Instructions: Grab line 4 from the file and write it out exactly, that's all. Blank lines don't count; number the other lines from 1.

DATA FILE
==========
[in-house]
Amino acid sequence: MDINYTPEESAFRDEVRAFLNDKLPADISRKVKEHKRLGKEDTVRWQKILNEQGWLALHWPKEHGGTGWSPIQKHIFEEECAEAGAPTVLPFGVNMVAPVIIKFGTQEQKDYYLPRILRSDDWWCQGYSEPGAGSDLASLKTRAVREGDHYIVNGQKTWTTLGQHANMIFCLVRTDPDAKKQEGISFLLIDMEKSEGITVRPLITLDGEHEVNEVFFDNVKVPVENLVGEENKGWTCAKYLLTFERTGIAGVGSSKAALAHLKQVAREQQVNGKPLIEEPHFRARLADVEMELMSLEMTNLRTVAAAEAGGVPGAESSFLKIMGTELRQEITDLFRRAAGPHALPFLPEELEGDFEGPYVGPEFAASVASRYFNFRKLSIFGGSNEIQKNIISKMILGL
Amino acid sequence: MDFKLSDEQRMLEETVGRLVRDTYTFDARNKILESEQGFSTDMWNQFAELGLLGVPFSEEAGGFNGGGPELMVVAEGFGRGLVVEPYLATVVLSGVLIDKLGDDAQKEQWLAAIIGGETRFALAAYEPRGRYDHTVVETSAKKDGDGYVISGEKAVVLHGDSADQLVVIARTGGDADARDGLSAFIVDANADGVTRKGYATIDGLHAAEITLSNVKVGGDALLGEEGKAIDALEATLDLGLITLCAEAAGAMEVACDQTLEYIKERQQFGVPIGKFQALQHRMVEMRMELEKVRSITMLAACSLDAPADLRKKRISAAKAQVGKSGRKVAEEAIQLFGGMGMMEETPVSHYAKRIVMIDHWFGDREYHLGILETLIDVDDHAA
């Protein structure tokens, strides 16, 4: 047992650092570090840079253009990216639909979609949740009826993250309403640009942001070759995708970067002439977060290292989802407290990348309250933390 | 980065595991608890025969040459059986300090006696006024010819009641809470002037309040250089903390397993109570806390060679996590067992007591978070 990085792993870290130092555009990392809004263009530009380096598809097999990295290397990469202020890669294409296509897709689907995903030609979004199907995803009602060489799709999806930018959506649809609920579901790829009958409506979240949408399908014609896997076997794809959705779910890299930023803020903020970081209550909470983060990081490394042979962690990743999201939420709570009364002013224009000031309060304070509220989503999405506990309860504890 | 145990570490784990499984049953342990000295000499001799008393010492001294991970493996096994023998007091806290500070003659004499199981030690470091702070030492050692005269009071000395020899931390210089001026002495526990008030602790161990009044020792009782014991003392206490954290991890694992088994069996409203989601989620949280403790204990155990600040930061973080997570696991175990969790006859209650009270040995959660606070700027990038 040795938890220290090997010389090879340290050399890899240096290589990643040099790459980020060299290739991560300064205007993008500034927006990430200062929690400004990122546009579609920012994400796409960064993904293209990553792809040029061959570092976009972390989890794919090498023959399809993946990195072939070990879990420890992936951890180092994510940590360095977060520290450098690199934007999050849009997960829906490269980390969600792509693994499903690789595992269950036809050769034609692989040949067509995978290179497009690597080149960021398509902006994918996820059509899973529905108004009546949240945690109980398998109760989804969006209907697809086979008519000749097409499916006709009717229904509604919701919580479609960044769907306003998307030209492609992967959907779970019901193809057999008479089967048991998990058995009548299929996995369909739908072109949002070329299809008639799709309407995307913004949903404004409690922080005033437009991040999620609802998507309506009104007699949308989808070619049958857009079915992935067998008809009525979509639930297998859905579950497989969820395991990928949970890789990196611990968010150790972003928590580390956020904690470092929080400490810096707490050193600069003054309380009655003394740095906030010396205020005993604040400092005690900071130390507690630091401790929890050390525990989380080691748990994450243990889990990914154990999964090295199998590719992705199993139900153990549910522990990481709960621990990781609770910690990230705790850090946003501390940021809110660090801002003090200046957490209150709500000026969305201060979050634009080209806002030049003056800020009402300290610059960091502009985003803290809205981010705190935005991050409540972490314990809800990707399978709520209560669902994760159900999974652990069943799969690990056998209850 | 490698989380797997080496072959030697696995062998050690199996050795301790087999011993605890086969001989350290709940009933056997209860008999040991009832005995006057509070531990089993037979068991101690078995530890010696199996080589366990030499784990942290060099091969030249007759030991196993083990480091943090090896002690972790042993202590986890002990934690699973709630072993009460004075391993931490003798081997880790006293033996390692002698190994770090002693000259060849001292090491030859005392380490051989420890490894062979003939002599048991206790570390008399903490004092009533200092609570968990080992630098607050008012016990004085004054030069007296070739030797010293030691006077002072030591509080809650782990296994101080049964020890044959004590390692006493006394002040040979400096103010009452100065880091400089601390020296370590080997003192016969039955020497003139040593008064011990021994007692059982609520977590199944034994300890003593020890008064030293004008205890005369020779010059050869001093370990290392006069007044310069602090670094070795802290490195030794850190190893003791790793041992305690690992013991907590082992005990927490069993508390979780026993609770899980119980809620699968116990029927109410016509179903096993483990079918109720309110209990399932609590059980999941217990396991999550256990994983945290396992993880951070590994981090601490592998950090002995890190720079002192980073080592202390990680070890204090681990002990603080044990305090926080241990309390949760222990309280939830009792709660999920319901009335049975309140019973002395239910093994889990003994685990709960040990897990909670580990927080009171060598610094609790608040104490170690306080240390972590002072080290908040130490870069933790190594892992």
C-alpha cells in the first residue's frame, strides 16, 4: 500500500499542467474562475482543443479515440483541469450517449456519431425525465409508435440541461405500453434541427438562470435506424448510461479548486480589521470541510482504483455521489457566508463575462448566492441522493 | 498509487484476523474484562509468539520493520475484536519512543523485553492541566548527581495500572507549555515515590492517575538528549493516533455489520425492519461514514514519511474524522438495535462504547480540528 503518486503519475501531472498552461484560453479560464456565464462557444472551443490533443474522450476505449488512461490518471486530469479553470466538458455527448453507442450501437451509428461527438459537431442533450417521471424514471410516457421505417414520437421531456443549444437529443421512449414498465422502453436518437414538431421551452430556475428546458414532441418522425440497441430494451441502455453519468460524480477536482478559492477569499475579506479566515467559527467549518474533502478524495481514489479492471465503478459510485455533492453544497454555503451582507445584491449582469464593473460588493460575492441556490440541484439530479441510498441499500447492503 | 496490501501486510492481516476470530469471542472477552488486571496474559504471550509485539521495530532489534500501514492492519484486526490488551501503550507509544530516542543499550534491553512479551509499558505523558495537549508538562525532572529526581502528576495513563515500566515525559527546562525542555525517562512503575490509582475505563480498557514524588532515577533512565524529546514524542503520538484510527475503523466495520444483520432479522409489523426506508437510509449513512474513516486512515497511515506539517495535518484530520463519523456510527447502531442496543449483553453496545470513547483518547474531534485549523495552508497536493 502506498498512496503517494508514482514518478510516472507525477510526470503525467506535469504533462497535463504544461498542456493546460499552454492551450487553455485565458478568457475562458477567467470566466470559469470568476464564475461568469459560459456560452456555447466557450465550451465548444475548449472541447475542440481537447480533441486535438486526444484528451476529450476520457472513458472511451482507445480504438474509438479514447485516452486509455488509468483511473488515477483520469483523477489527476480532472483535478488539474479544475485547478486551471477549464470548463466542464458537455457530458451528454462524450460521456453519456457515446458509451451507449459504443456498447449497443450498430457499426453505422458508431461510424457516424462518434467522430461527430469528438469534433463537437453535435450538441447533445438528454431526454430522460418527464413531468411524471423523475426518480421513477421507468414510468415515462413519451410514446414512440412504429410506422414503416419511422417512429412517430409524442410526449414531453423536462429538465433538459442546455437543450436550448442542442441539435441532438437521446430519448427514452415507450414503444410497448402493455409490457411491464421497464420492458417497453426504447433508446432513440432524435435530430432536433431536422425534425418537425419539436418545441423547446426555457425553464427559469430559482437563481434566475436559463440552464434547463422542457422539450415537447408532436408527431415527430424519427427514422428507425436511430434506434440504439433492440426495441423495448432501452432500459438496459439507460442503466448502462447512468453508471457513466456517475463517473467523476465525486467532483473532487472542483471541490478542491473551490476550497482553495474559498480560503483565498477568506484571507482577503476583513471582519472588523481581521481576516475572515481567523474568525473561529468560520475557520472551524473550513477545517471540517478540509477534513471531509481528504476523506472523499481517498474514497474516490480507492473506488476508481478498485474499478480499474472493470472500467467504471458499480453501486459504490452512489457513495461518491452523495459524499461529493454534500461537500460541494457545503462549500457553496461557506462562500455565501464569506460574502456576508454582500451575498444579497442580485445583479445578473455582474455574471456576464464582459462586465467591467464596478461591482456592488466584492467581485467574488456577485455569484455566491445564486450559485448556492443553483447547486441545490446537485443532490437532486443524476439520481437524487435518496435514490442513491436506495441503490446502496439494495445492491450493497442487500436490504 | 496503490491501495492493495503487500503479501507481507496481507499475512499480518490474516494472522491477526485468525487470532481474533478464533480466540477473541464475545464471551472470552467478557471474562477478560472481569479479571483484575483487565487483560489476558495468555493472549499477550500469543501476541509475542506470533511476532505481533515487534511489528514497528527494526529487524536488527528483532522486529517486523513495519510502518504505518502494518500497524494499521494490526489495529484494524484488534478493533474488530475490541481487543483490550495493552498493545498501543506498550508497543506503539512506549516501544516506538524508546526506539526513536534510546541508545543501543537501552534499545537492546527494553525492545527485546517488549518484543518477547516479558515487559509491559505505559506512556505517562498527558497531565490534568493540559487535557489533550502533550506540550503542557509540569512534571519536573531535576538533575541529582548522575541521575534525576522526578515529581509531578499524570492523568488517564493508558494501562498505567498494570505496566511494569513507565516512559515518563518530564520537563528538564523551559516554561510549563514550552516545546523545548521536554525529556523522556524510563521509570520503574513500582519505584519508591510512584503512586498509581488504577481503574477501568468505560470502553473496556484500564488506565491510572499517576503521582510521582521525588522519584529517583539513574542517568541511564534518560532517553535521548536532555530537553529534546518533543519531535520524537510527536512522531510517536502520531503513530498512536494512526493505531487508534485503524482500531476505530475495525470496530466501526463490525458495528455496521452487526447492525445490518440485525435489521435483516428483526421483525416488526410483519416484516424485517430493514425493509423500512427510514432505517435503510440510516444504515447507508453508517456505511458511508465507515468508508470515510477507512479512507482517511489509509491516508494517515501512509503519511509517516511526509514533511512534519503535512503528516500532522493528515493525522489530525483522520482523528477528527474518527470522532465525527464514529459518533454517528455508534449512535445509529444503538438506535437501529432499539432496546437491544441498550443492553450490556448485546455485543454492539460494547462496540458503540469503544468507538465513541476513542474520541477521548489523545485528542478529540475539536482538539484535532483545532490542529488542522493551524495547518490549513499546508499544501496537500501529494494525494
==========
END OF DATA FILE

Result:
């Protein structure tokens, strides 16, 4: 047992650092570090840079253009990216639909979609949740009826993250309403640009942001070759995708970067002439977060290292989802407290990348309250933390 | 980065595991608890025969040459059986300090006696006024010819009641809470002037309040250089903390397993109570806390060679996590067992007591978070 990085792993870290130092555009990392809004263009530009380096598809097999990295290397990469202020890669294409296509897709689907995903030609979004199907995803009602060489799709999806930018959506649809609920579901790829009958409506979240949408399908014609896997076997794809959705779910890299930023803020903020970081209550909470983060990081490394042979962690990743999201939420709570009364002013224009000031309060304070509220989503999405506990309860504890 | 145990570490784990499984049953342990000295000499001799008393010492001294991970493996096994023998007091806290500070003659004499199981030690470091702070030492050692005269009071000395020899931390210089001026002495526990008030602790161990009044020792009782014991003392206490954290991890694992088994069996409203989601989620949280403790204990155990600040930061973080997570696991175990969790006859209650009270040995959660606070700027990038 040795938890220290090997010389090879340290050399890899240096290589990643040099790459980020060299290739991560300064205007993008500034927006990430200062929690400004990122546009579609920012994400796409960064993904293209990553792809040029061959570092976009972390989890794919090498023959399809993946990195072939070990879990420890992936951890180092994510940590360095977060520290450098690199934007999050849009997960829906490269980390969600792509693994499903690789595992269950036809050769034609692989040949067509995978290179497009690597080149960021398509902006994918996820059509899973529905108004009546949240945690109980398998109760989804969006209907697809086979008519000749097409499916006709009717229904509604919701919580479609960044769907306003998307030209492609992967959907779970019901193809057999008479089967048991998990058995009548299929996995369909739908072109949002070329299809008639799709309407995307913004949903404004409690922080005033437009991040999620609802998507309506009104007699949308989808070619049958857009079915992935067998008809009525979509639930297998859905579950497989969820395991990928949970890789990196611990968010150790972003928590580390956020904690470092929080400490810096707490050193600069003054309380009655003394740095906030010396205020005993604040400092005690900071130390507690630091401790929890050390525990989380080691748990994450243990889990990914154990999964090295199998590719992705199993139900153990549910522990990481709960621990990781609770910690990230705790850090946003501390940021809110660090801002003090200046957490209150709500000026969305201060979050634009080209806002030049003056800020009402300290610059960091502009985003803290809205981010705190935005991050409540972490314990809800990707399978709520209560669902994760159900999974652990069943799969690990056998209850 | 490698989380797997080496072959030697696995062998050690199996050795301790087999011993605890086969001989350290709940009933056997209860008999040991009832005995006057509070531990089993037979068991101690078995530890010696199996080589366990030499784990942290060099091969030249007759030991196993083990480091943090090896002690972790042993202590986890002990934690699973709630072993009460004075391993931490003798081997880790006293033996390692002698190994770090002693000259060849001292090491030859005392380490051989420890490894062979003939002599048991206790570390008399903490004092009533200092609570968990080992630098607050008012016990004085004054030069007296070739030797010293030691006077002072030591509080809650782990296994101080049964020890044959004590390692006493006394002040040979400096103010009452100065880091400089601390020296370590080997003192016969039955020497003139040593008064011990021994007692059982609520977590199944034994300890003593020890008064030293004008205890005369020779010059050869001093370990290392006069007044310069602090670094070795802290490195030794850190190893003791790793041992305690690992013991907590082992005990927490069993508390979780026993609770899980119980809620699968116990029927109410016509179903096993483990079918109720309110209990399932609590059980999941217990396991999550256990994983945290396992993880951070590994981090601490592998950090002995890190720079002192980073080592202390990680070890204090681990002990603080044990305090926080241990309390949760222990309280939830009792709660999920319901009335049975309140019973002395239910093994889990003994685990709960040990897990909670580990927080009171060598610094609790608040104490170690306080240390972590002072080290908040130490870069933790190594892992």